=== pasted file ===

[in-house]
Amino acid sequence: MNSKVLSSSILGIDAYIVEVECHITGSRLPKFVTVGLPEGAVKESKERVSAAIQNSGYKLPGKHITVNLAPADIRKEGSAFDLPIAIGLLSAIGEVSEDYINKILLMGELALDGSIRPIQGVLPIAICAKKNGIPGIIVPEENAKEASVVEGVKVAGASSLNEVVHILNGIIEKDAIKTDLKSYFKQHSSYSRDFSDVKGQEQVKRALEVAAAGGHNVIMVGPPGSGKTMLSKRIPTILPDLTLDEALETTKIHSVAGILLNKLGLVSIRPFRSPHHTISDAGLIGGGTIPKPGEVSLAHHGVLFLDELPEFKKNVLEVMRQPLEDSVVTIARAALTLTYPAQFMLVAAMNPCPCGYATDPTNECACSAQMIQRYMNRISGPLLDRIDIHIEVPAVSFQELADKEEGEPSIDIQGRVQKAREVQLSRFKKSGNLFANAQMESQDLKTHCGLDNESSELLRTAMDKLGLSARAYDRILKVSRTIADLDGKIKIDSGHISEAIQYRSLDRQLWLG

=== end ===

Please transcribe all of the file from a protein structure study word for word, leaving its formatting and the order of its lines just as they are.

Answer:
[in-house]
Amino acid sequence: MNSKVLSSSILGIDAYIVEVECHITGSRLPKFVTVGLPEGAVKESKERVSAAIQNSGYKLPGKHITVNLAPADIRKEGSAFDLPIAIGLLSAIGEVSEDYINKILLMGELALDGSIRPIQGVLPIAICAKKNGIPGIIVPEENAKEASVVEGVKVAGASSLNEVVHILNGIIEKDAIKTDLKSYFKQHSSYSRDFSDVKGQEQVKRALEVAAAGGHNVIMVGPPGSGKTMLSKRIPTILPDLTLDEALETTKIHSVAGILLNKLGLVSIRPFRSPHHTISDAGLIGGGTIPKPGEVSLAHHGVLFLDELPEFKKNVLEVMRQPLEDSVVTIARAALTLTYPAQFMLVAAMNPCPCGYATDPTNECACSAQMIQRYMNRISGPLLDRIDIHIEVPAVSFQELADKEEGEPSIDIQGRVQKAREVQLSRFKKSGNLFANAQMESQDLKTHCGLDNESSELLRTAMDKLGLSARAYDRILKVSRTIADLDGKIKIDSGHISEAIQYRSLDRQLWLG